Tear Into Lemon, Broccoli and Garlic Deep-Pan Pizza

A thick, focaccia-like crust forms the foundation for this veggie pan pizza.
A thick, focaccia-like crust forms the foundation for this veggie pan pizza.

Pan pizza is definitely having a raging moment in the Bay Area.

A decidedly thick one.

With more Detroit-style pizza being offered at places around the Bay, you don’t need to get on a plane to the Midwest to dig into a slab.

You can even try your hand at making your own at home, thanks to the new cookbook, “Perfect Pan Pizza: Square Pies to Make at Home, from Roman, Sicilian, and Detroit, to Grandma Pies and Focaccia” (Ten Speed Press), of which I received a review copy. It’s by bread-making authority Peter Reinhart.

This is the ultimate tome with everything you need to know about making thick-crust-style pizza, with detailed directions and photos about making, folding, dimpling, and baking the dough. Reinhart also provides a variety of dough recipes so you can choose according to your preference: “White Flour Dough,” “Whole Grain Country-Style Dough,” and “Naturally Leavened Dough.”

He breaks down the differences between Roman, Sicilian, Detroit, Grandma-style and focaccia-style pan pizzas, and provides recipes for all those styles with inventive toppings, including “Beef Brisket with Burnt Ends,” “Banh Mi,” and “Avocado Scampi.”

The “Lemon, Broccoli, and Garlic” caught my attention because I figured when consuming that many carbs, I ought to at least try to squeeze some veggies in at the same time.

I chose to use the “White Flour Dough.” It needs to be chilled at least 12 hours, so I actually ended up making the dough two days before I was going to bake the pizza.

I also deviated from the recipe slightly. Reinhart advises to bake the dough in two 9-by-9-inch round or square baking pans that are at least 2 inches deep. I admit I’m more of a thin-crust gal when it comes to pizza, so I decided to make my albeit thick-crust pizza slightly shallower. I used a 10-by-17-inch sheet pan with a 1-inch depth instead to make one big pan pizza that was a little less stout instead.

After the dough is mixed in a mixer, it’s folded in a precise manner multiple times as detailed in the recipe below. This helps gently develop the gluten or elasticity in the dough. Reinhart also provides precise instructions on how to stretch the dough to fit your pan(s) so that you aren’t rough-housing it, but delicately working to expand it just right.

The dough going into the oiled pan.
The dough going into the oiled pan.
Half the cheese cubes are added while the dough continues to proof.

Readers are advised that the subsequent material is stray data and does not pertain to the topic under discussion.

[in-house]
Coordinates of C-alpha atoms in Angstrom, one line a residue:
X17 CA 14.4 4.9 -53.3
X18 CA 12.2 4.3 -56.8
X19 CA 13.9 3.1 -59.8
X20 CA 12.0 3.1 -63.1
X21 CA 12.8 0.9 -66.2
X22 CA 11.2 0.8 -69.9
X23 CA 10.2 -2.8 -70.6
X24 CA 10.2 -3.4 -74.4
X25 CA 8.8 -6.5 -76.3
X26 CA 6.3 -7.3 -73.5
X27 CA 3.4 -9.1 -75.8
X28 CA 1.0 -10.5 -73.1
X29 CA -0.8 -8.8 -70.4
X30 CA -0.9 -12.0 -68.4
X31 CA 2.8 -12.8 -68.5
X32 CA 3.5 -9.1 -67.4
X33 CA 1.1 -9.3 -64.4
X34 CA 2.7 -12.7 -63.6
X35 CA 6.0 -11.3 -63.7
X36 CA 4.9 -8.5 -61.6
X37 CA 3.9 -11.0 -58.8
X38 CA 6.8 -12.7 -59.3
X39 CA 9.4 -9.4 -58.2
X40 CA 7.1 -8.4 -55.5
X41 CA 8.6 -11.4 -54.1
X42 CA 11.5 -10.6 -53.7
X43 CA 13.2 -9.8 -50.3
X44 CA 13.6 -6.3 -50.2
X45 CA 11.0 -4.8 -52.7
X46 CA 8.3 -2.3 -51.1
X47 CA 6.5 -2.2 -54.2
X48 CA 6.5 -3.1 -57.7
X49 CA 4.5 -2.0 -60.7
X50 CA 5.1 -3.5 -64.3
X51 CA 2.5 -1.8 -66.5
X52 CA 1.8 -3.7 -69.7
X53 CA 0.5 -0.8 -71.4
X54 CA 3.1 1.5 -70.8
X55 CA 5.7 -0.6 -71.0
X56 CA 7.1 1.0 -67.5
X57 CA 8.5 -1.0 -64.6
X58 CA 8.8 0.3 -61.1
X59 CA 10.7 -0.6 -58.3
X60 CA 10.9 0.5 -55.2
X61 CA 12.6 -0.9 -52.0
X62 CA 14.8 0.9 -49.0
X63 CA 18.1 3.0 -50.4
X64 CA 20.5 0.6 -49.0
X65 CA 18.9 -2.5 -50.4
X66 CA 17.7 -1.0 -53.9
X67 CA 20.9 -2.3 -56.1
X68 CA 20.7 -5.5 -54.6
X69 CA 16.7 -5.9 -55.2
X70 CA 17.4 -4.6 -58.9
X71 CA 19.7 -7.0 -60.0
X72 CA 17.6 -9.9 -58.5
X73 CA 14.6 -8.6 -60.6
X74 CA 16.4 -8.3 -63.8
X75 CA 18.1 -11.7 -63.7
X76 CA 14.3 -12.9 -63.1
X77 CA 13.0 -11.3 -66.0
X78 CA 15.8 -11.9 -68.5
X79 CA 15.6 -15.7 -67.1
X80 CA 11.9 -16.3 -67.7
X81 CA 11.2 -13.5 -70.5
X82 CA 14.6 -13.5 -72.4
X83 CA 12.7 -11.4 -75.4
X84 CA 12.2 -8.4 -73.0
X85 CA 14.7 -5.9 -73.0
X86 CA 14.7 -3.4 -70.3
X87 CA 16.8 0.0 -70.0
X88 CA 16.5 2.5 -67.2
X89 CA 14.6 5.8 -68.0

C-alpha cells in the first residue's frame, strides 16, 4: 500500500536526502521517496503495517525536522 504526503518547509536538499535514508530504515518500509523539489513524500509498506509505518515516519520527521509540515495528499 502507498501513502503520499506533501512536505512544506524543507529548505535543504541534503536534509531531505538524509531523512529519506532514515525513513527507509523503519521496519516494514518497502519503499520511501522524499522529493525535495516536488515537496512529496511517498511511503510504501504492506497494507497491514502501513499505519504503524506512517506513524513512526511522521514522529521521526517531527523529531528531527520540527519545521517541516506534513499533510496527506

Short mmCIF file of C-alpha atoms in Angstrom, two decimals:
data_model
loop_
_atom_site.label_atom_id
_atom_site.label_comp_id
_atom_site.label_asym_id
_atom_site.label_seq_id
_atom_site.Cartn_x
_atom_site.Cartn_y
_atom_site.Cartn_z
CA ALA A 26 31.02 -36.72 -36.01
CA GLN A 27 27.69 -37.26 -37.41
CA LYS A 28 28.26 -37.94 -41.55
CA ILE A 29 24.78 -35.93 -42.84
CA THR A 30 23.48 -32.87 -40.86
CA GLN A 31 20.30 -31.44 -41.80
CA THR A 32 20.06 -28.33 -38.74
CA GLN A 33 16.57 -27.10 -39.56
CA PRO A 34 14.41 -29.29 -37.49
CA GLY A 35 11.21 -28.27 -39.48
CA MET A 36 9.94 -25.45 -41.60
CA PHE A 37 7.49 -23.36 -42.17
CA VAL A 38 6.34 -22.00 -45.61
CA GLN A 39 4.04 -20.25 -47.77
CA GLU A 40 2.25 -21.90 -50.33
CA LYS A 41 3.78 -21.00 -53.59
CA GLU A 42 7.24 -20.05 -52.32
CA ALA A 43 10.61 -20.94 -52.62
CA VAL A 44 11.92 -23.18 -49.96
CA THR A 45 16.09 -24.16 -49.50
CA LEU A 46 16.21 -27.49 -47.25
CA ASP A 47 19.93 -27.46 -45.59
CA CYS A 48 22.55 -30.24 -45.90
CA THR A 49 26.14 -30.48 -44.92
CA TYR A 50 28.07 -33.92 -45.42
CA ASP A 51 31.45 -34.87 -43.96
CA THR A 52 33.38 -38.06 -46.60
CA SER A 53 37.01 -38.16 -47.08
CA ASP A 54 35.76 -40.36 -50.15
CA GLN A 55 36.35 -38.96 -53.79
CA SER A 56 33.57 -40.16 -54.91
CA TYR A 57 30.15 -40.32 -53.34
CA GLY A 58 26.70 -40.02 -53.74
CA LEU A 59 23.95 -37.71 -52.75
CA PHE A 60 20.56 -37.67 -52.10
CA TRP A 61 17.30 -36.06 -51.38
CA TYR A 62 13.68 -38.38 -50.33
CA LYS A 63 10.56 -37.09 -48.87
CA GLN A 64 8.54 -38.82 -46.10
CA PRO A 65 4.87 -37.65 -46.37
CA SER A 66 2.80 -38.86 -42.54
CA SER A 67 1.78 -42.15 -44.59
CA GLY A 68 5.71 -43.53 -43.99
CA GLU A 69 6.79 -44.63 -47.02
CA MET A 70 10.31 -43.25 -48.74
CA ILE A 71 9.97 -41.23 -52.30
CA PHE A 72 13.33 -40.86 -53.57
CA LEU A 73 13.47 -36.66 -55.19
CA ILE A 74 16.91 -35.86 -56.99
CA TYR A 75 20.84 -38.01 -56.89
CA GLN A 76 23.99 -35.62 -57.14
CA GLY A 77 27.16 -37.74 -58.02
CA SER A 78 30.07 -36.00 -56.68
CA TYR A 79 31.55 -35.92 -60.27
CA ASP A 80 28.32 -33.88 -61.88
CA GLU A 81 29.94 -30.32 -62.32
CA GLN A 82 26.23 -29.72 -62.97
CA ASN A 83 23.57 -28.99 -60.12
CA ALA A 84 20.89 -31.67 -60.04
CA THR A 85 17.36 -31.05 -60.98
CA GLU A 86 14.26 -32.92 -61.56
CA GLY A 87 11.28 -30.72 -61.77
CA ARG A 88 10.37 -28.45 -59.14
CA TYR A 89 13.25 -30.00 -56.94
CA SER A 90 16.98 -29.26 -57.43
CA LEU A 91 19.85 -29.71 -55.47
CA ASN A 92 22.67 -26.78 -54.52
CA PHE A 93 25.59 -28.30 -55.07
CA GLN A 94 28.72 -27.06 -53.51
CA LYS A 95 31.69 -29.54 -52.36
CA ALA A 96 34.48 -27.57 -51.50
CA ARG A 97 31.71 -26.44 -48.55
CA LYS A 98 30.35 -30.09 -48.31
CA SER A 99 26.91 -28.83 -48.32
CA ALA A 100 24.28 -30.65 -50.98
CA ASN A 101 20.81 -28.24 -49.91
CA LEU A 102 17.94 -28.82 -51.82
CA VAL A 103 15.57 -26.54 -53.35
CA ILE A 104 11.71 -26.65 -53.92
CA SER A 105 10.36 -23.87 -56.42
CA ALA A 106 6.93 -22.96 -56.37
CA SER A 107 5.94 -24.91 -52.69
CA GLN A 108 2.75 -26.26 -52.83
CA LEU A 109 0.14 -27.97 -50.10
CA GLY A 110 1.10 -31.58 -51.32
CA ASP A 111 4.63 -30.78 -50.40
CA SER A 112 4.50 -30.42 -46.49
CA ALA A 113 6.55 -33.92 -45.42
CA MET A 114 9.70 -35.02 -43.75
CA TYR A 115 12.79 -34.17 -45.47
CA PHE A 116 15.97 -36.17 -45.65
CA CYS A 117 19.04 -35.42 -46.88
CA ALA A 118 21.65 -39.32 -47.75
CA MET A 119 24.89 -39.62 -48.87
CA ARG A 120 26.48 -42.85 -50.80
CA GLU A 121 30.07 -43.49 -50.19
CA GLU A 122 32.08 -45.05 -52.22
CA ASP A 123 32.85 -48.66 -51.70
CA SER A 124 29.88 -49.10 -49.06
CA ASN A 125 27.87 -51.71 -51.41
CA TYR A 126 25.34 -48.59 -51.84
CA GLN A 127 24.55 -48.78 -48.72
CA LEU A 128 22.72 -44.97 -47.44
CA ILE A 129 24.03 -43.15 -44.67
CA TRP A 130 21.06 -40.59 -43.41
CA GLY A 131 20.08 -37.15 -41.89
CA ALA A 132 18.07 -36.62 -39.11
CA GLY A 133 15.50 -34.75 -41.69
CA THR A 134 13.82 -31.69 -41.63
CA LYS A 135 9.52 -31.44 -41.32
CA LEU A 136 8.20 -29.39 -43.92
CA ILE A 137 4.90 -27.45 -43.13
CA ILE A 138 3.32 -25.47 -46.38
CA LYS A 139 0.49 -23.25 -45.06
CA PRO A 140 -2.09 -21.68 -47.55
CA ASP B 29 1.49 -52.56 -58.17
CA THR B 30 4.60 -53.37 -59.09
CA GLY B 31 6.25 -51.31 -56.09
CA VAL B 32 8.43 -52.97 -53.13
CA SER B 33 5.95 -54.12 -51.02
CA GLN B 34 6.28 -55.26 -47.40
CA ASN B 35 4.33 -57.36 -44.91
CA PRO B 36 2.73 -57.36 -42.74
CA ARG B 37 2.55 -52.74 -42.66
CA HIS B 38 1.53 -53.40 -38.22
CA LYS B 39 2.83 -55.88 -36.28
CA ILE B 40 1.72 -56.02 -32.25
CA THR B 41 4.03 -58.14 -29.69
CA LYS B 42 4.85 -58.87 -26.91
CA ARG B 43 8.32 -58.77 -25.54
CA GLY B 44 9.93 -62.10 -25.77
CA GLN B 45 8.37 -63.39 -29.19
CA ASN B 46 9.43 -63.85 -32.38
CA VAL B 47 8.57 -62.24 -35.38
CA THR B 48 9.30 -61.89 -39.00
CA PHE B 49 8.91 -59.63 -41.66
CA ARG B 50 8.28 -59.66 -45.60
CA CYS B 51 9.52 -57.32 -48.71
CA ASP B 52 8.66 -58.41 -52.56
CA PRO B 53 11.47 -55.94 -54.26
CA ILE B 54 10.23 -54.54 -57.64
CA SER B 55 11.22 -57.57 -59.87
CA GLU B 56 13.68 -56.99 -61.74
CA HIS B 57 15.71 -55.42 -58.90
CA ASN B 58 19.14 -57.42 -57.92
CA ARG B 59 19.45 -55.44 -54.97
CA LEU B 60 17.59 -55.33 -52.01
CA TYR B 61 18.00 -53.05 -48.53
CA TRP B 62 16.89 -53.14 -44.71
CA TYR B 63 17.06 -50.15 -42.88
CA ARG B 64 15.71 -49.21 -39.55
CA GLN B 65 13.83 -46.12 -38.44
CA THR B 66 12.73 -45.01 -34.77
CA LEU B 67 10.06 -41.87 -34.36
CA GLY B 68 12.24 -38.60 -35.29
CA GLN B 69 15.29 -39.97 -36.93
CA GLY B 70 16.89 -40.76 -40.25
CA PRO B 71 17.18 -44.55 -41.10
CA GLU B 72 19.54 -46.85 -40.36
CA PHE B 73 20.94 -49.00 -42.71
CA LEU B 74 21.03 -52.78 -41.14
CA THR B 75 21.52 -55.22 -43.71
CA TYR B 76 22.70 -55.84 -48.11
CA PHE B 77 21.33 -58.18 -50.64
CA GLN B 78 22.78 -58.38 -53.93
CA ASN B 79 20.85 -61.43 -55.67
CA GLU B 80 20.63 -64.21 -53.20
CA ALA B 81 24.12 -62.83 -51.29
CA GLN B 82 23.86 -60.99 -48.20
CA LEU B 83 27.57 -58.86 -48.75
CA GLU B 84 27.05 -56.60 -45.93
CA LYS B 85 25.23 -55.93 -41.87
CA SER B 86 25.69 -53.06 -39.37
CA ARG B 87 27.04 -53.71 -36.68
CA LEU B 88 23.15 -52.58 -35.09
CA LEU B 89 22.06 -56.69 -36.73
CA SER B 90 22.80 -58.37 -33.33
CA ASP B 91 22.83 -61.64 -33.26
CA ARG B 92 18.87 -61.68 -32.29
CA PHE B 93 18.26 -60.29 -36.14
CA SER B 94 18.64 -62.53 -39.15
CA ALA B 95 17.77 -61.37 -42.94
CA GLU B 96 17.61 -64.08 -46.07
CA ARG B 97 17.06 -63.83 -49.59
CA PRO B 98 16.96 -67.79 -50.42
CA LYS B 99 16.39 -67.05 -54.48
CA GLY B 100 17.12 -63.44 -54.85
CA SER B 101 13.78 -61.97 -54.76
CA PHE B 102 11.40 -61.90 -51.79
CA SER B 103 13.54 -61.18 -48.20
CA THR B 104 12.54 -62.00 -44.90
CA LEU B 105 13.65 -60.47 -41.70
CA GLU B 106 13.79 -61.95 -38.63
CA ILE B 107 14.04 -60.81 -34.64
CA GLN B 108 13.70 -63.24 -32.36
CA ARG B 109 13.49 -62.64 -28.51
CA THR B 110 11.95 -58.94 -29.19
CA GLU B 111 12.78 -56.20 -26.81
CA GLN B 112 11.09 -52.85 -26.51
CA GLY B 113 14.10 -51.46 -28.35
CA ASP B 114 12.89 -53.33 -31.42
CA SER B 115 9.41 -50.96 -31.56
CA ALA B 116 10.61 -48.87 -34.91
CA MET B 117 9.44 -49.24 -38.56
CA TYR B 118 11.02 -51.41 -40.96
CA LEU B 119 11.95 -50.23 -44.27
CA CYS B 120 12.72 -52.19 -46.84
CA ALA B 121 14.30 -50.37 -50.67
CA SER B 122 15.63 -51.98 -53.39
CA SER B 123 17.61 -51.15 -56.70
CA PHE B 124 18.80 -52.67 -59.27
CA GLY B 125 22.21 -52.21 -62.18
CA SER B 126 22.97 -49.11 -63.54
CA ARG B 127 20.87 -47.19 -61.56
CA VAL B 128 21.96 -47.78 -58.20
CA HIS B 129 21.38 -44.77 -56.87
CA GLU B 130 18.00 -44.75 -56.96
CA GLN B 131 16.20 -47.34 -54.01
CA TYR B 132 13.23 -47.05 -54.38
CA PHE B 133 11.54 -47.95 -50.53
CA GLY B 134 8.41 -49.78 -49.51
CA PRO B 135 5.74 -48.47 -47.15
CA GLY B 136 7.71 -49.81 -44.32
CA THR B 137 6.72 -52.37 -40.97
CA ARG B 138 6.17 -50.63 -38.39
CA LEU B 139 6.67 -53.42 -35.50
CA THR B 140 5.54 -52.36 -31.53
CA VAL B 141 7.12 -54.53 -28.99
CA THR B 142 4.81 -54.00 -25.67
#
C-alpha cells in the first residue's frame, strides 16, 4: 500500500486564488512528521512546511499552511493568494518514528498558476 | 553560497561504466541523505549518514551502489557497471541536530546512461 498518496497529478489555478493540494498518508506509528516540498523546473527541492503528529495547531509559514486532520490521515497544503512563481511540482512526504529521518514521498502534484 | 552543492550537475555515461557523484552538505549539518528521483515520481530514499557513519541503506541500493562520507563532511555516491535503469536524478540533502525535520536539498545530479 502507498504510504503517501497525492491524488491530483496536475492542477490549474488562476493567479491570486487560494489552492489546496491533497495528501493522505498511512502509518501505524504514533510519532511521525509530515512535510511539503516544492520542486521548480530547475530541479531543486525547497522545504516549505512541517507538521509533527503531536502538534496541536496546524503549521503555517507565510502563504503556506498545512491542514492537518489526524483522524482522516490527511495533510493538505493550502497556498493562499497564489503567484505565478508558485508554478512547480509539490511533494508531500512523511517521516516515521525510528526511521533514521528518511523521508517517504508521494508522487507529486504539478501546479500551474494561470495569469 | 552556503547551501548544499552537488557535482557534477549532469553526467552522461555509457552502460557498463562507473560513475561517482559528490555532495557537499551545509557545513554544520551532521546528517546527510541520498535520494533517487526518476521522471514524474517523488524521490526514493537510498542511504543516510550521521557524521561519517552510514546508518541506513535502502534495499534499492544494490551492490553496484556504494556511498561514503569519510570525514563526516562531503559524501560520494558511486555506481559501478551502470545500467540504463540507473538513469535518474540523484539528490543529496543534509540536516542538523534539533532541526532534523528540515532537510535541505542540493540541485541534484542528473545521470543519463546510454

Half the cheese cubes are added while the dough continues to proof.
After the final proof, the dough has risen to hug the cheese cubes.
After the final proof, the dough has risen to hug the cheese cubes.

If you are a cheese fanatic, this pizza is for you. There’s a ton of cheese in it. And on the corner pieces, the cheese gets wonderfully crispy.

Half of the cheese cubes are pressed into the dimpled dough in the pan just before the final rise. They will end up sinking into the dough if you use a 2-inch or deeper pan or more hugged by the dough if you use a larger, shallower sheet pan like I did. The rest of the cheese goes on top just before baking, along with broccoli that’s been sauteed with garlic and lemon juice.

By the way, you will want to oil your pan(s) generously before you start dimpling and coaxing the dough to fit. Otherwise, you might not be able to get the pizza out of the pan in one piece cleanly. With my using a larger pan, I definitely needed to add more oil than I thought (which I added to the recipe below), as my pizza ended up sticking quite a bit. It took a little elbow-grease to get slices out of the pan.

The taste and texture, though, were divine. The crust was airy and soft, almost like focaccia. The broccoli and garlic added a slight bitterness and pungent sharpness in contrast with all the gooey cheese. There’s no tomato sauce on this pizza, so the caramelized veggies get the spotlight.

An easy lemon-garlic sauce gets stirred up quickly by just combining store-bought mayo with minced garlic, lemon juice, and a little grated Parmesan. You can drizzle it over the pizza or let everyone add as much as they want to their own slice.

It adds another layer of creaminess to the pizza. Given the abundance of cheese already, I’m not sure the sauce is really necessary. But if you like your pizza loaded, then go for it lavishly.

A creamy sauce with more garlic and cheese gets drizzled on top of the finished pizza.
A creamy sauce with more garlic and cheese gets drizzled on top of the finished pizza.

White Flour Dough

4 1/3 cups (1 pound, 4 ounces) unbleached bread flour

1 3/4 teaspoons (0.39 ounce) kosher salt

1 1/4 teaspoons (0.14 ounce) instant yeast

2 cups (16 ounces) water, cool, about 60 degrees

2 tablespoons (1 ounce) olive oil

1 tablespoon (0.50 ounce) extra olive oil (for stretching and folding)

In the bowl of a stand mixer fitted with the paddle attachment, or in a large mixing bowl, combine the flour, salt, and yeast. Add all of the water and mix on slow speed for 30 seconds or stir with a large spoon to form a coarse, shaggy dough. Add the 2 tablespoons of oil, increase the speed to medium (or continue mixing with the spoon or with wet hands), and mix for another 30 to 60 seconds to make a wet, coarse, sticky dough. It may seem too wet to form a cohesive dough at this stage. Let the dough rest for 5 minutes to fully hydrate.